The hatch sealed shut behind him, cutting off the stream of shrill verbal abuse being hurled at him. Corwin angrily left the habitation block and hailed transit back to his ship.
“How did it go?” The message popped up on his tablet as he returned to the hangar. Aru, his constant companion in the weeks since he’d found himself captaining the Night Star to regain his former life.
“Not as well as I’d hoped,” he replied, trying not to let his own anger into his voice, “but pretty much like I expected. She’s beyond pissed.”
“The captain’s cabin is prepared, or will you be taking rooms on the station?”
“No, I’ll stay here. I’m deep enough in debt.” Interorbital Regula Station had been home for the last several years, but living in orbit, while convenient in some respects, was far more expensive than living surface-side, especially in the hotels. “Besides, she just needs time to process. I’ll give her some space and go back later. It’ll be fine.”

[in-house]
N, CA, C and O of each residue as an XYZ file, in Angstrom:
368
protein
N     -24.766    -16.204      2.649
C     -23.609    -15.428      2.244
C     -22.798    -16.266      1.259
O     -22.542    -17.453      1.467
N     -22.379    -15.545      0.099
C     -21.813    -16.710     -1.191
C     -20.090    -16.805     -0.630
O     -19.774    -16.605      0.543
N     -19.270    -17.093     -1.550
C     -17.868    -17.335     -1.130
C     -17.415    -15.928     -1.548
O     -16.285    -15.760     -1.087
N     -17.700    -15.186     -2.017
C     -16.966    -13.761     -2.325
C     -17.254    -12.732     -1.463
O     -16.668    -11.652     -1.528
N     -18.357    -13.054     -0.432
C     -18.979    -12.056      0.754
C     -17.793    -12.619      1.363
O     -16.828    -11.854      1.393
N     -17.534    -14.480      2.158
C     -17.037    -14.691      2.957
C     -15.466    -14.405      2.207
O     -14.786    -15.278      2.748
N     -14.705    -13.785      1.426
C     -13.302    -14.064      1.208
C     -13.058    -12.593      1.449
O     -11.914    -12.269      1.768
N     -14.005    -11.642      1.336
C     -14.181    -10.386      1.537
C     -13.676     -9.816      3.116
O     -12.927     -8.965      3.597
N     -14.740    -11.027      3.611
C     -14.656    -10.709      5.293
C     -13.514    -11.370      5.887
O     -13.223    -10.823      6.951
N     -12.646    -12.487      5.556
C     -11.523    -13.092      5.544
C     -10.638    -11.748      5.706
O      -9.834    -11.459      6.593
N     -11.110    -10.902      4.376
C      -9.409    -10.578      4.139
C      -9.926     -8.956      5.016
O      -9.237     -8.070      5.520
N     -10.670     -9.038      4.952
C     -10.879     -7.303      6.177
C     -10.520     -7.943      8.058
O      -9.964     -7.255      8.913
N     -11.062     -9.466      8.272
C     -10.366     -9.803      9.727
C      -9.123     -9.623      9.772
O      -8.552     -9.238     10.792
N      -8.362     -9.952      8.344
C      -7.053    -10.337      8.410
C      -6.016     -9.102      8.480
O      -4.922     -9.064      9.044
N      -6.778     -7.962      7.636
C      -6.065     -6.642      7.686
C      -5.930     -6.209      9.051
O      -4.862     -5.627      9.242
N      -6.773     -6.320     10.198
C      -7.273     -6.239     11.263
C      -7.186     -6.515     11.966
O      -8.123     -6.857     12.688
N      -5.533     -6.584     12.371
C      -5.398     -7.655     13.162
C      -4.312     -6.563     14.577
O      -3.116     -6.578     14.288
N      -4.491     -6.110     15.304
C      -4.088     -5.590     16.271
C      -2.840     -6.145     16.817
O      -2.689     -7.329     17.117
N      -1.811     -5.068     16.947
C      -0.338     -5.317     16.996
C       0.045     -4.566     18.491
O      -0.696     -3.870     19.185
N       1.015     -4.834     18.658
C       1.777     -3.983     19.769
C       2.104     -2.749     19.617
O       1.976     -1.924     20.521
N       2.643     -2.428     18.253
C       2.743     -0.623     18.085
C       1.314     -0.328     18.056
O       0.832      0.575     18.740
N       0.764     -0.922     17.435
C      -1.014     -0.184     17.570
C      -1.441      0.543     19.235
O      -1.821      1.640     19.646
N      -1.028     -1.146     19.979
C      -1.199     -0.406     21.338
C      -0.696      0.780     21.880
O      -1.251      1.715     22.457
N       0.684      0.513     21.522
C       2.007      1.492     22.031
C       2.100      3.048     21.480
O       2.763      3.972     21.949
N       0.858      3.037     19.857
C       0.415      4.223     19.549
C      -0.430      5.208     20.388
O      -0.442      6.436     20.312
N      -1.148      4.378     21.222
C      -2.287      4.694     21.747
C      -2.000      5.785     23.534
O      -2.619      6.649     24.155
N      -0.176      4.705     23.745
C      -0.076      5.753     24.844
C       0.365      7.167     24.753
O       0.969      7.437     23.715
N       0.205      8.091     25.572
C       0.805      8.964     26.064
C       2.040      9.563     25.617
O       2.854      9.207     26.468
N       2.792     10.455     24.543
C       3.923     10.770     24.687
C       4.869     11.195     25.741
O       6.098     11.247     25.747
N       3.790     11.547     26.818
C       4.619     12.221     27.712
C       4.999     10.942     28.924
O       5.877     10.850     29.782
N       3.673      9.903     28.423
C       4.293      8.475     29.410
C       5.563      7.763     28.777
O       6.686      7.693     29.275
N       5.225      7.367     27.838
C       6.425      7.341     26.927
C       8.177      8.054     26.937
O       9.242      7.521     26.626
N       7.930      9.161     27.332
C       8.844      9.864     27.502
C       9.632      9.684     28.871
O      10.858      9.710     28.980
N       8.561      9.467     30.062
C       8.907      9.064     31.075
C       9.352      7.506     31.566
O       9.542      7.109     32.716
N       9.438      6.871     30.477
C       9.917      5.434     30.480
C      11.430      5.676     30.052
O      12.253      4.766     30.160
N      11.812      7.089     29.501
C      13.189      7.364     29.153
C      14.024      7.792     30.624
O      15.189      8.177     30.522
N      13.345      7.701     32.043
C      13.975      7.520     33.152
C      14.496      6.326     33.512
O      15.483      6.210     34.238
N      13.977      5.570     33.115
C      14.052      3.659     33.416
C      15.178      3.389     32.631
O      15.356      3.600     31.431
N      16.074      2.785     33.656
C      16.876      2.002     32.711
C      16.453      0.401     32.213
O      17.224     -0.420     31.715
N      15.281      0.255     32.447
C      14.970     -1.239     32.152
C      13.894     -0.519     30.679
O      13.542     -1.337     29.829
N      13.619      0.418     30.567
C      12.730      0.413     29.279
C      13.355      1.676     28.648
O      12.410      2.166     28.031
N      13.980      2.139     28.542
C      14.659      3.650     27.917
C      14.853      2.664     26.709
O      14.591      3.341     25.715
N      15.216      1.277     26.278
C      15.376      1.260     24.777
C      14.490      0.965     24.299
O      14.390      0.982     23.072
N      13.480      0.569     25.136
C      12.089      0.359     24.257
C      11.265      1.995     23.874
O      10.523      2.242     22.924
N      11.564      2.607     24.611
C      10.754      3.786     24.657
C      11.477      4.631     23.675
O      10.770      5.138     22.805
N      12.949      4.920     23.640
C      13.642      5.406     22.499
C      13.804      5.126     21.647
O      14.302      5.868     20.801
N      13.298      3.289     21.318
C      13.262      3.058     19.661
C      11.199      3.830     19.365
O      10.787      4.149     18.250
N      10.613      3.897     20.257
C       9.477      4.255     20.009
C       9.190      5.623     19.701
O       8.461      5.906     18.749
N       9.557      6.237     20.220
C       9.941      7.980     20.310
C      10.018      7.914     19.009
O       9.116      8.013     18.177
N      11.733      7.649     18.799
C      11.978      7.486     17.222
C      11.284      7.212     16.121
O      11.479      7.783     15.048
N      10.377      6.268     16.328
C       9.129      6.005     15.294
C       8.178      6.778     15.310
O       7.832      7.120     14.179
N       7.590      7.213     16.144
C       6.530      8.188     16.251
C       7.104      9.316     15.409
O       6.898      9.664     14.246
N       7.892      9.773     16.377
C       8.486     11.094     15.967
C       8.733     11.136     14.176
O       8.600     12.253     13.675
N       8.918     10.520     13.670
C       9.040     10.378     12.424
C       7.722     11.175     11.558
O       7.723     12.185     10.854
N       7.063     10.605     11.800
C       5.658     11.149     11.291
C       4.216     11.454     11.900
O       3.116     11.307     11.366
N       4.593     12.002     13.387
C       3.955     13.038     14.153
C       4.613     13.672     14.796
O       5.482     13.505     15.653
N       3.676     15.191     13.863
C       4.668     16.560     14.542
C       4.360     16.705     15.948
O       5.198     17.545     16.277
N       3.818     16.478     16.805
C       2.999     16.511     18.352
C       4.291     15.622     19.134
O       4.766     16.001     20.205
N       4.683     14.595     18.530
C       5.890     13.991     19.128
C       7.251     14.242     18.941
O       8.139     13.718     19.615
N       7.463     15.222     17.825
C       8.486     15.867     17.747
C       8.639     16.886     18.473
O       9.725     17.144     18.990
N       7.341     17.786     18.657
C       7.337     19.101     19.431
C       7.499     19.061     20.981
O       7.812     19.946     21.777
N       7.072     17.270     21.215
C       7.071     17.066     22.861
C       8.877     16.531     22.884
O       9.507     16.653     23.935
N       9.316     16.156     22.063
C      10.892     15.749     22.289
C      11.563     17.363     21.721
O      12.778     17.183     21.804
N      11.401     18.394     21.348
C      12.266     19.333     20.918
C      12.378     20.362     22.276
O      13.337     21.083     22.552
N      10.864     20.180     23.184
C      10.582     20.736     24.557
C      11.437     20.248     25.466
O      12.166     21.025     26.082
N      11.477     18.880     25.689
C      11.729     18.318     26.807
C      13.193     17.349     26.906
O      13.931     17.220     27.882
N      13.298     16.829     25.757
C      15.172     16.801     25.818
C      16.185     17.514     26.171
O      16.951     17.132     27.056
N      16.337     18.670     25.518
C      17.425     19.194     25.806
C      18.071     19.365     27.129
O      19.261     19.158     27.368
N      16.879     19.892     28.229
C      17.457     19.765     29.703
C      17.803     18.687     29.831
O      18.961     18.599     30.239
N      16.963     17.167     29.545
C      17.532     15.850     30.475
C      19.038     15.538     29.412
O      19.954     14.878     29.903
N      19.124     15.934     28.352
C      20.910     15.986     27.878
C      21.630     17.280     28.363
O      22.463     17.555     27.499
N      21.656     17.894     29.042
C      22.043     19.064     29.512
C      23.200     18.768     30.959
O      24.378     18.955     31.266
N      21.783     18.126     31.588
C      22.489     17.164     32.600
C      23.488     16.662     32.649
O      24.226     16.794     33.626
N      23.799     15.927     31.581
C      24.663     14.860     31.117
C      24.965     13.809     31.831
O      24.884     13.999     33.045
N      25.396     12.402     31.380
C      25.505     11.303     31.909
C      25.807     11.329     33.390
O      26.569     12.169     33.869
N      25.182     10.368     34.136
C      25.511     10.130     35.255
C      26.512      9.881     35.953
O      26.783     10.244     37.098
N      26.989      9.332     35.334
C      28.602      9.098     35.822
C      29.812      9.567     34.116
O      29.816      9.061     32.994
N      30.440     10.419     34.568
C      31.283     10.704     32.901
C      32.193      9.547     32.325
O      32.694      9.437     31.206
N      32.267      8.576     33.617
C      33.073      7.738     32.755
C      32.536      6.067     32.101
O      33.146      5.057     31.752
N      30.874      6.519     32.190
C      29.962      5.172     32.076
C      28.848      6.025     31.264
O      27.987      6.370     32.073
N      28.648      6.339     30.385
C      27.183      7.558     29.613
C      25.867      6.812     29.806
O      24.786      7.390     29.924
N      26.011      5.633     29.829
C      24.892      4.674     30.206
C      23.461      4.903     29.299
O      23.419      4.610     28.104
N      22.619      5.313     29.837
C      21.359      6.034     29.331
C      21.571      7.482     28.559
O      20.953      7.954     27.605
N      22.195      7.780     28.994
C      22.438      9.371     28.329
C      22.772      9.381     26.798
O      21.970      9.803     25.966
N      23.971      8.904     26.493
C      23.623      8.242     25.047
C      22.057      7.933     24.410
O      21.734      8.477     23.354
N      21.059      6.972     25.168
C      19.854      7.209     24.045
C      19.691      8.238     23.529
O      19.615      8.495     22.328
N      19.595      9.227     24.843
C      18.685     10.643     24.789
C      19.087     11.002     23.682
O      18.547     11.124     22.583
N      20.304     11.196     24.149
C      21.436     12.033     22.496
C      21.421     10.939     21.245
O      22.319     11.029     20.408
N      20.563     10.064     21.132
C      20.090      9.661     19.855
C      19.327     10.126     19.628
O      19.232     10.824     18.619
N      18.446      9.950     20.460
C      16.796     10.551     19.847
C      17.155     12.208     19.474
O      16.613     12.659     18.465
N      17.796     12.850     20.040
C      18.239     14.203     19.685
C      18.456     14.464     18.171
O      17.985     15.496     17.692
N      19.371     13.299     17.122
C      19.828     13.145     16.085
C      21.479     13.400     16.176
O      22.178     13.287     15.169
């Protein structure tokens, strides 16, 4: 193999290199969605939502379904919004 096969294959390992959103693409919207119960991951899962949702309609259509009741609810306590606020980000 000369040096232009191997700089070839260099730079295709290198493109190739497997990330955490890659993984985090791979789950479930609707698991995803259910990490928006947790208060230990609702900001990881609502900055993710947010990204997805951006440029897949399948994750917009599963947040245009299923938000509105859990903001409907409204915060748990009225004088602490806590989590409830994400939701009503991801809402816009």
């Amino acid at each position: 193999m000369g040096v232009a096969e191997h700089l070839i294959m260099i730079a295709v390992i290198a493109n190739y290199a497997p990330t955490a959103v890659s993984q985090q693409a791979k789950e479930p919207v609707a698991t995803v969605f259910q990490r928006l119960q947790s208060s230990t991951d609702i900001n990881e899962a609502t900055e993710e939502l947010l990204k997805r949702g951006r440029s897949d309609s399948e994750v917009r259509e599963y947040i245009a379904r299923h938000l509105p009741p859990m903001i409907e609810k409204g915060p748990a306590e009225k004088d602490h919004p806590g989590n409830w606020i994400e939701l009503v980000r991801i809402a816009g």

Later turned into the next day; he was asleep almost before his head hit the pillow in his cabin. The next morning he made the return trek.
He palmed the indicator, sounding an alert in the apartment he shared. A minute or so later, the door snapped open, and there she was; Dana. Tall and beautiful, rich brown hair and guarded eyes. Well, it’s better than the flame throwers they were last night, he told himself. His lips were a stolid set line and he nodded at her.
She stood aside to let him in. The place was tiny, but felt like a palace next to the cramped quarters aboard the Night Star.
“Where’d you sleep? Have you eaten yet?”
That was encouraging; he’d half-expected more yelling, but her words, while a little sullen, sounded far more calm than last night. “Went back to the ship. No, I haven’t eaten.”